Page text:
Jesuit Father Mitch Pacwa, host of “Threshold of Hope” and “EWTN Live,” laughs after responding to a question from the audience Oct. 5, 2008 during the Eternal Word Television Network Family Celebration at the Northern Illinois University Convocation Center in DeKalb, Ill. The theme for the two-day conference was “Called to Conversion in the Year of St. Paul.” (Karen Callaway/CNS)

The Eternal Word Television Network’s hosts and leaders are headed to Phoenix Sept. 8-9 to meet and pray with local Catholics.

The free family celebration will feature Mass, eucharistic adoration, reconciliation, meet and greets with well-known EWTN personalities and live performances in a vibrant “Faith Factory” children’s area. EWTN Radio, which turns 20 this year, will broadcast live from the Phoenix Convention Center throughout the weekend.

The family celebration — first held in 2005 as a thank you to the EWTN “family” for its 25 years of support — will focus on the theme, “Following God’s Call.” It echoes Pope Benedict XVI’s call for a new evangelization to revitalize Catholics in their faith.

Four EWTN hosts will offer related talks. Fr. Mitch Pacwa, SJ, who hosts “EWTN Live” and “Threshold of Hope” and Raymond Arroyo, who created and has hosted “The World Over,” an international news magazine, since it debuted in 1996, will speak Sept. 8.

Sandwiched between them is a special religious liberty all-star roundtable with Arroyo as moderator. Bishop Thomas J. Olmsted and Michael Warsaw, EWTN’s president and CEO, are among the members. Local Catholics Ron Johnson, executive director of the Arizona Catholic Conference; Alan Sears, president, CEO and general counsel of Alliance Defending Freedom; and Marci Moffitt, president of the Catholic Medical Association, will join them.

“Religious freedom is the first and most basic freedom, since it impacts our relationship with our Creator,” Bishop Olmsted said. “So few things are more important for a nation than the stability of family life and the protection of religious freedom where every member of the family can flourish.”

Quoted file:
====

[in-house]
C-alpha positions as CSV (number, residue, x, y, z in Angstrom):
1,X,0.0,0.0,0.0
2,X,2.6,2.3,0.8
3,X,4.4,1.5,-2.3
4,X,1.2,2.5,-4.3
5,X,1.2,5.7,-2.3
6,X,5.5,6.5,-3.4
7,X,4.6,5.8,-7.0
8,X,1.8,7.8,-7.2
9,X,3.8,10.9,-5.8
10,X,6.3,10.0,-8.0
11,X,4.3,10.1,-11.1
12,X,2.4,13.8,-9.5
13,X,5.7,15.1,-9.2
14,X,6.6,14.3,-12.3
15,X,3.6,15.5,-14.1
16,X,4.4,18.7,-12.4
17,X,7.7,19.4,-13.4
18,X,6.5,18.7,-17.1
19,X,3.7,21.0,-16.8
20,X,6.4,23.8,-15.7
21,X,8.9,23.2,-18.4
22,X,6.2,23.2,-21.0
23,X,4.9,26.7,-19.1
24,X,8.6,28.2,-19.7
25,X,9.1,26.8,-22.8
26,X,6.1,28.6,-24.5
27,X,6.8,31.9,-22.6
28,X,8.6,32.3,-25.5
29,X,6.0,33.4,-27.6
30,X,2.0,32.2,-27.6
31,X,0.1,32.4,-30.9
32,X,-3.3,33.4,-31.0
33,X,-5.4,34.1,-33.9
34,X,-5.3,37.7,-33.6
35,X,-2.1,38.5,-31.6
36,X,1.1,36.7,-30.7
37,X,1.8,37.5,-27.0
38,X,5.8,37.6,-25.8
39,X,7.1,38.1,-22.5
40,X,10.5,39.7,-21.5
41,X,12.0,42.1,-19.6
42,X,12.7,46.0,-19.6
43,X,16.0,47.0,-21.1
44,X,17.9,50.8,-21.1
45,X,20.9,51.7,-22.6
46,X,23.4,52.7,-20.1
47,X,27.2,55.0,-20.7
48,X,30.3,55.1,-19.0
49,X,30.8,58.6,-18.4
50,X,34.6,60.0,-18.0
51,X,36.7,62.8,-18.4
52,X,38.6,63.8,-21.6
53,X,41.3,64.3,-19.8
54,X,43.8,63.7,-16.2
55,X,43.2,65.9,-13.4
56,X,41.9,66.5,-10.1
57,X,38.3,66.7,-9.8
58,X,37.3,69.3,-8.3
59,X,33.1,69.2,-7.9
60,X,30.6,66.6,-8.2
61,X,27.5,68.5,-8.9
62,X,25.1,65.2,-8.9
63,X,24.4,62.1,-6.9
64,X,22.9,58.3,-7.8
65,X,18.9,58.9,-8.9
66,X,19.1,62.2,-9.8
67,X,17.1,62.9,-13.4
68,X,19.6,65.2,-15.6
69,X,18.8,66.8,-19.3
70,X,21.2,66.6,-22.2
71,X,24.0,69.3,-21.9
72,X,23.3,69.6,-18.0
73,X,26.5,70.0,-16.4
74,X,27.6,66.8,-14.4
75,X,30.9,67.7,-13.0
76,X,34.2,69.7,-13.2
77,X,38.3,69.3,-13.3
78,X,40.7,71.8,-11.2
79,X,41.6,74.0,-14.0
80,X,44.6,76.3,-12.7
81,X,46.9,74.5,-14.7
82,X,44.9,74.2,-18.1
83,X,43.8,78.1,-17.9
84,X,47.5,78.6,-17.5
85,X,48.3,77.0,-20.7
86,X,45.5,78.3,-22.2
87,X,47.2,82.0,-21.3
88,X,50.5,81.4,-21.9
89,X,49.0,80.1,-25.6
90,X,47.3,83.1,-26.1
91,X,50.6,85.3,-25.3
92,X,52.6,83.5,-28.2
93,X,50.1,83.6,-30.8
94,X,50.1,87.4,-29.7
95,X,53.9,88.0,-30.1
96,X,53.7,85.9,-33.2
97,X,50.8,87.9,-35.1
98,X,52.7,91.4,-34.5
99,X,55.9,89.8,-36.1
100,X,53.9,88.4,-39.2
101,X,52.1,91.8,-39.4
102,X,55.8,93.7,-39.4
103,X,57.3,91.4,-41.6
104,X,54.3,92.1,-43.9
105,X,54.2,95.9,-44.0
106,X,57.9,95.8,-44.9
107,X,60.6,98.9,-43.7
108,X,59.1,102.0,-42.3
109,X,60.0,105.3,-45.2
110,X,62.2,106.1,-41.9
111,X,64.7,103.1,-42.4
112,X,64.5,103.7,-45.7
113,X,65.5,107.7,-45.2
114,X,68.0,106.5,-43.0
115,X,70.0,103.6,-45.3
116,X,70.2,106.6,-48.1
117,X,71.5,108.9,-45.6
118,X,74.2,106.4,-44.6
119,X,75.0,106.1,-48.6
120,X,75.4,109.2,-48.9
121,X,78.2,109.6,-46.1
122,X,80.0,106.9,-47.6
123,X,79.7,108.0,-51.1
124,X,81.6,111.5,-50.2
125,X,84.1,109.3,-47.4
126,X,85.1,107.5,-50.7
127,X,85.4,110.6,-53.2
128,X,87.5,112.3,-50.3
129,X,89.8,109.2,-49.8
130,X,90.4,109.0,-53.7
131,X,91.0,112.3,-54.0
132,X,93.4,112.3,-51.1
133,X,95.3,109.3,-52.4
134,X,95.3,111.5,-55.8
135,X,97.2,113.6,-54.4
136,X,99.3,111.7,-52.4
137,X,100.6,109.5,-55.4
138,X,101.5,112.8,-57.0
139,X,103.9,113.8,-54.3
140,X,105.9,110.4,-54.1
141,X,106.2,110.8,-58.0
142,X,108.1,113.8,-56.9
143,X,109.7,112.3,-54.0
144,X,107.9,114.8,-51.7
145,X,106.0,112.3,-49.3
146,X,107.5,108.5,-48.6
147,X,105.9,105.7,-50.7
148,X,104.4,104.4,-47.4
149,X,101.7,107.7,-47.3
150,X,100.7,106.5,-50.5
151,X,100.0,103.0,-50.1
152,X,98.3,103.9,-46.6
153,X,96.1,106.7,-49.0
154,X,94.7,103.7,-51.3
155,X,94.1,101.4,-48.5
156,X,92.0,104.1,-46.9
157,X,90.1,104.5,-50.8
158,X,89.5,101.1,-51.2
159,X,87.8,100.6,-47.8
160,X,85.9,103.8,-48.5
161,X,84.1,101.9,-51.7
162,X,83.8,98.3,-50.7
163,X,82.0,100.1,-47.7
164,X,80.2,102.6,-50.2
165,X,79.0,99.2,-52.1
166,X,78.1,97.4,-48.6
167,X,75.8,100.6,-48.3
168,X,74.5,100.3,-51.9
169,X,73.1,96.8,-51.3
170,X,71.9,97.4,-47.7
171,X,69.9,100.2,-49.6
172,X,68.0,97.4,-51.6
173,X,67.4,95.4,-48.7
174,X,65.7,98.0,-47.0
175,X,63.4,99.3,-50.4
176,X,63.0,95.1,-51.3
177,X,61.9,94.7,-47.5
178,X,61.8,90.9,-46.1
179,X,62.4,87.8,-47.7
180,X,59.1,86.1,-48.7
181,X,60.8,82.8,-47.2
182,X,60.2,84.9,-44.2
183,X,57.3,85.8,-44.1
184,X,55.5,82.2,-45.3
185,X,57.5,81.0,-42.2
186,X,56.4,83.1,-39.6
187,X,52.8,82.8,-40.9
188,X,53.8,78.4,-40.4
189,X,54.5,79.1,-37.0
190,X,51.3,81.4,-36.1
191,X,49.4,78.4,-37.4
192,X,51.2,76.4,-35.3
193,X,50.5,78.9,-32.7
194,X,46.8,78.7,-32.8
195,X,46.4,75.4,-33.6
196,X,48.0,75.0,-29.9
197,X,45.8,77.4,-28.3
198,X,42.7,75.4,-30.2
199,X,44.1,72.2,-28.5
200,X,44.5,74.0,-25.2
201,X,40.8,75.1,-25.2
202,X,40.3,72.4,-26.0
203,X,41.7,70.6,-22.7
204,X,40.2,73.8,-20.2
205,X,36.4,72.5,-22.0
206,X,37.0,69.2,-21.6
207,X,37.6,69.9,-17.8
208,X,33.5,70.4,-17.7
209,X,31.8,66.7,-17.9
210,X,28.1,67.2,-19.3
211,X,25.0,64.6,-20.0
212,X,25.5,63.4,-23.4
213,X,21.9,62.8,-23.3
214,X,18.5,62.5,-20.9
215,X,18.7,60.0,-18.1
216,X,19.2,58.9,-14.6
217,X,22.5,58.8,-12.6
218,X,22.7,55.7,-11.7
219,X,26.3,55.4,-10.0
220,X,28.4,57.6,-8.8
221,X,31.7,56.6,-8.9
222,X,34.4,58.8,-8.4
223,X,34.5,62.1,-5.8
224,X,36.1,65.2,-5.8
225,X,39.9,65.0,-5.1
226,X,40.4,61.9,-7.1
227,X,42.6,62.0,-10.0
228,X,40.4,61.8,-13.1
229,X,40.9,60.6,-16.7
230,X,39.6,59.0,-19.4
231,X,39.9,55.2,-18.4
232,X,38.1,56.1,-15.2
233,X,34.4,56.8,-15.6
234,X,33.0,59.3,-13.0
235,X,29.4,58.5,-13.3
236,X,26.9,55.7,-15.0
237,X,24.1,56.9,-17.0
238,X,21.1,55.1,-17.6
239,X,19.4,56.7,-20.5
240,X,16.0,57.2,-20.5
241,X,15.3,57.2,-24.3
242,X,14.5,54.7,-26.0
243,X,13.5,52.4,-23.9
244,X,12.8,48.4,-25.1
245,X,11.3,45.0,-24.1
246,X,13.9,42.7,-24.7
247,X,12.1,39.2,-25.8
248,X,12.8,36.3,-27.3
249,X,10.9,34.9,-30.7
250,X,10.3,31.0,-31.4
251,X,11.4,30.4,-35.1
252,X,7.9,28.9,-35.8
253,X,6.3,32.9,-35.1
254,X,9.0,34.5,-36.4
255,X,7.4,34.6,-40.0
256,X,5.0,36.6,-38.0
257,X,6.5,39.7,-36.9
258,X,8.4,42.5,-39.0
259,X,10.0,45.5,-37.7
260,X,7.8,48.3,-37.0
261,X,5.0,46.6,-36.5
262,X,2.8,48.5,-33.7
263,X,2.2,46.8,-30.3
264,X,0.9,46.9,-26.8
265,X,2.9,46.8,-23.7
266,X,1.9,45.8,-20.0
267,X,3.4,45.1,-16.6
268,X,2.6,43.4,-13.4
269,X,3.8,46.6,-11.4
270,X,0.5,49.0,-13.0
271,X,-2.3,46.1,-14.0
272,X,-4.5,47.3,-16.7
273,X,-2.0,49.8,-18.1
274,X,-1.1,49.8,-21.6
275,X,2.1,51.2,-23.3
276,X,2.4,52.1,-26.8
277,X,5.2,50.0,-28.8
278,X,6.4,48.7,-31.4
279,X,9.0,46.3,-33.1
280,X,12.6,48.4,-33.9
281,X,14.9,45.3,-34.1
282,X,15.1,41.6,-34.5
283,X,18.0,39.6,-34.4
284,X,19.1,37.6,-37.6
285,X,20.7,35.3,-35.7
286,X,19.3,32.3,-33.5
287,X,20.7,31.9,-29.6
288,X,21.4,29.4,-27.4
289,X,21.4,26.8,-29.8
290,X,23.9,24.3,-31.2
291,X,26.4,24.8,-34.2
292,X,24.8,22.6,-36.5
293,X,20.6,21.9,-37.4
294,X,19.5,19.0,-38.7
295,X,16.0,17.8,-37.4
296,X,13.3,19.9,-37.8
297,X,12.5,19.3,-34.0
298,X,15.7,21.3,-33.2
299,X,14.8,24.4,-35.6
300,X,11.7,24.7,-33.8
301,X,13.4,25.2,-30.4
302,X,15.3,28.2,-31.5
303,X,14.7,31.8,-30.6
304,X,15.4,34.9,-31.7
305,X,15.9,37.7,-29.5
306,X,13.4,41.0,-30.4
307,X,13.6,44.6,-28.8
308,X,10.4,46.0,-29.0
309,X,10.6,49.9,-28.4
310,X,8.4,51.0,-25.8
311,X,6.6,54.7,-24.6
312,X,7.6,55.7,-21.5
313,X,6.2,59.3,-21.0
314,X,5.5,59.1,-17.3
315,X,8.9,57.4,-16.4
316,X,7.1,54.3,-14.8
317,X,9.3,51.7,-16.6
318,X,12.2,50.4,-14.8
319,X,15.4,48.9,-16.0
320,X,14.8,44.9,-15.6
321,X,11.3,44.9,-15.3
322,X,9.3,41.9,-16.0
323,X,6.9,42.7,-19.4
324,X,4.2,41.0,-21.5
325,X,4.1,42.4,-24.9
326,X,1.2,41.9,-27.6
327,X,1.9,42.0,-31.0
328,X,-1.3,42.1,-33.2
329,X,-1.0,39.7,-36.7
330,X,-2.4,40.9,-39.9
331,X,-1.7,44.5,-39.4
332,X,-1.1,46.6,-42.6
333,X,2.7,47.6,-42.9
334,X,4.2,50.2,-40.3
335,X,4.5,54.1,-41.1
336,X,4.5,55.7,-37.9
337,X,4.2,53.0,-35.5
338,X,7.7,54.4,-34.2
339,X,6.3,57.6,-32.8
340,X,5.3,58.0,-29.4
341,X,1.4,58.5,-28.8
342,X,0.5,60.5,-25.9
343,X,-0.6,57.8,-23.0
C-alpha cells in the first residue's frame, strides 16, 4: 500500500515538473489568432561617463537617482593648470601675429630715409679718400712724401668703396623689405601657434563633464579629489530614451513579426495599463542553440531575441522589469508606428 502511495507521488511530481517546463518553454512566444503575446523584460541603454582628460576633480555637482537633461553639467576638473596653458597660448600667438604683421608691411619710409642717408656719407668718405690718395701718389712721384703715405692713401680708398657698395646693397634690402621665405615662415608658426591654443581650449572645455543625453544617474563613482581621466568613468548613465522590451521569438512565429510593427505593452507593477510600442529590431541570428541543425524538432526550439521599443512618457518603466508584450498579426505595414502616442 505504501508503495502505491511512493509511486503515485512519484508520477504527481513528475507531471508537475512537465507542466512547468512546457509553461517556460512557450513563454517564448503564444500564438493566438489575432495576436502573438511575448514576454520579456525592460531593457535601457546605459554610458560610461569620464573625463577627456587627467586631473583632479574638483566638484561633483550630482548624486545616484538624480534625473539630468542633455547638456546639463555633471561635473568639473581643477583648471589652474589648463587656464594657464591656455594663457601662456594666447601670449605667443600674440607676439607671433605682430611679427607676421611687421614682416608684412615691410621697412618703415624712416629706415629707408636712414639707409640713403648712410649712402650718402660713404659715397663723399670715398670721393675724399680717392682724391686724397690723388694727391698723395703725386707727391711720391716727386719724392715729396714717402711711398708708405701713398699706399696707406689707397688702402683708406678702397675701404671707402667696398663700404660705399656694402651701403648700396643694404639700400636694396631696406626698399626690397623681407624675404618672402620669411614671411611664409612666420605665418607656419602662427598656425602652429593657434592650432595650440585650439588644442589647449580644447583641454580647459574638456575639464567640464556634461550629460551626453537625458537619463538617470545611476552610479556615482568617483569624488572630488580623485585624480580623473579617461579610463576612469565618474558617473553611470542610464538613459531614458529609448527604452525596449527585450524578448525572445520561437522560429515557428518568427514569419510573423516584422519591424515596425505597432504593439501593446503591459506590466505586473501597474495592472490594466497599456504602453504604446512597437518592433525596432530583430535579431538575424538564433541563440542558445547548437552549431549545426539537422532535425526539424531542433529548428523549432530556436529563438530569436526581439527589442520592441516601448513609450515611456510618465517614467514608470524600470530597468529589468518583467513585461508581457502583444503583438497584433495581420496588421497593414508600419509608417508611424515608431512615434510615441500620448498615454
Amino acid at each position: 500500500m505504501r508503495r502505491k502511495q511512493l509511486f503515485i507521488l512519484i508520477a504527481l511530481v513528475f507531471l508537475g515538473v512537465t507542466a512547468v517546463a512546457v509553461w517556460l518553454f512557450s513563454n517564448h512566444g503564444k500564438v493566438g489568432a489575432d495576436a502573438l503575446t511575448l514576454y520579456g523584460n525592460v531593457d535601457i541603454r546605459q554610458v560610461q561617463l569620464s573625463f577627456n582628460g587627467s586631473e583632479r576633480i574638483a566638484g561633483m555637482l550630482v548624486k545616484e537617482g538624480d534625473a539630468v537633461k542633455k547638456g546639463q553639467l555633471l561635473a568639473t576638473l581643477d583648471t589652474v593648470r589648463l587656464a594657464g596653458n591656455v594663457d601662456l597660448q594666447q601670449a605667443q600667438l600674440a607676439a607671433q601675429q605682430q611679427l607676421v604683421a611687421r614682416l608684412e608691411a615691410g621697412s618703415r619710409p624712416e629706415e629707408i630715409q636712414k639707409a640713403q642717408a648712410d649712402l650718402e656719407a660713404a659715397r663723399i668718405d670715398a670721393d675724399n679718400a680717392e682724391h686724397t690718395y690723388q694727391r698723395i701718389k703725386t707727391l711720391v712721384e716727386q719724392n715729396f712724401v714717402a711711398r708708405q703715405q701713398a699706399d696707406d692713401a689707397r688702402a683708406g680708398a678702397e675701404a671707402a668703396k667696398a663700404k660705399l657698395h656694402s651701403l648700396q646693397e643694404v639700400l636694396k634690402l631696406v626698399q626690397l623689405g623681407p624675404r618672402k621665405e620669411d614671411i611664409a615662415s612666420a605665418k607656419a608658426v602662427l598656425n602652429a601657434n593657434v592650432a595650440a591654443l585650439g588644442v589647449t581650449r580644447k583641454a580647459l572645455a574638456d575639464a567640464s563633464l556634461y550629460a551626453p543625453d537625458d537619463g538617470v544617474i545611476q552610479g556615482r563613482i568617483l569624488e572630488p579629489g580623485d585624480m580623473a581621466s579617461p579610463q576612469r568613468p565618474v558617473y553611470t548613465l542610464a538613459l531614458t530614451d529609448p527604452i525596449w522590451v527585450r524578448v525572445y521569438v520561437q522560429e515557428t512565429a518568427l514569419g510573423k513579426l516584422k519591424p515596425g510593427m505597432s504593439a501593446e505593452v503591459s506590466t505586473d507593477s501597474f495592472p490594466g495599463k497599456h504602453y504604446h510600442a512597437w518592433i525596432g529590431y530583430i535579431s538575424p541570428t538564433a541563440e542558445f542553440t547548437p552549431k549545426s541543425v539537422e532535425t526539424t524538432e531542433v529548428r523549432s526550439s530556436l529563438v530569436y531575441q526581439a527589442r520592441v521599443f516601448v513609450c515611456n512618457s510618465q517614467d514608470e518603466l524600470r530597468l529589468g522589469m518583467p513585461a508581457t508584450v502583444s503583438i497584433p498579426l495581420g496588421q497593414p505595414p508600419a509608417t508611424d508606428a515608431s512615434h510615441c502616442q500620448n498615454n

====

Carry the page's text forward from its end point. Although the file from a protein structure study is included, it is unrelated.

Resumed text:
EWTN has publicly shown a similar stance. It’s among 22 Catholic employers that filed a lawsuit to have the Health and Human Services mandate declared unconstitutional because they say it restricts their free exercise of religion.

“EWTN has certainly been at the forefront of the religious liberty debate and has been supportive of the US Bishops’ efforts to raise awareness of the serious challenges that we face as Catholics and as a nation,” said Michael Warsaw, EWTN’s president and CEO.

The religious liberty roundtable will provide a context for Catholics on key issues before they head to the polls in November. It will also serve as a chance for Basilica Press to release the third edition of Bishop Olmsted’s booklet “Catholics in the Public Square.” Ron Johnson with the Arizona Catholic Conference said readers will find the free, third edition to contain new questions pertaining to religious liberty and a foreword written by Philadelphia Archbishop Charles Chaput.

Ending the first night is a special 90-minute “Life on the Rock” live show. The Poor Clare Sisters of Perpetual Adoration from Tonopah, affectionately known as “The Desert Nuns,” will be among the guests.

“Really, everyone gets to be a part of the event. Nearly every session has the opportunity for folks to step up to the microphone and ask questions, so there is a local dimension to every session,” Warsaw said.

Turnout at past celebrations has ranged from 3,000 to nearly 10,000 people. Warsaw said many are grateful that EWTN came to visit them. Next month’s celebration will be a first for Phoenix.

The final day of the celebration features a 9:45 a.m. Mass Sept. 9 with Bishop Olmsted. Mother Miriam of the Lamb of God, OSB, and Marcus Grodi, host of “The Journey Home” will speak after lunch and wrap up the celebration.

Bishop Olmsted said, “This event will help families to deepen their understanding of the Catholic faith, to learn more about evangelizing culture through the use of the media and to assist them to defend religious freedom at this pivotal time in our nation’s history.”

Warsaw also hopes that the celebration brings people together and re-charges and renews them in their faith.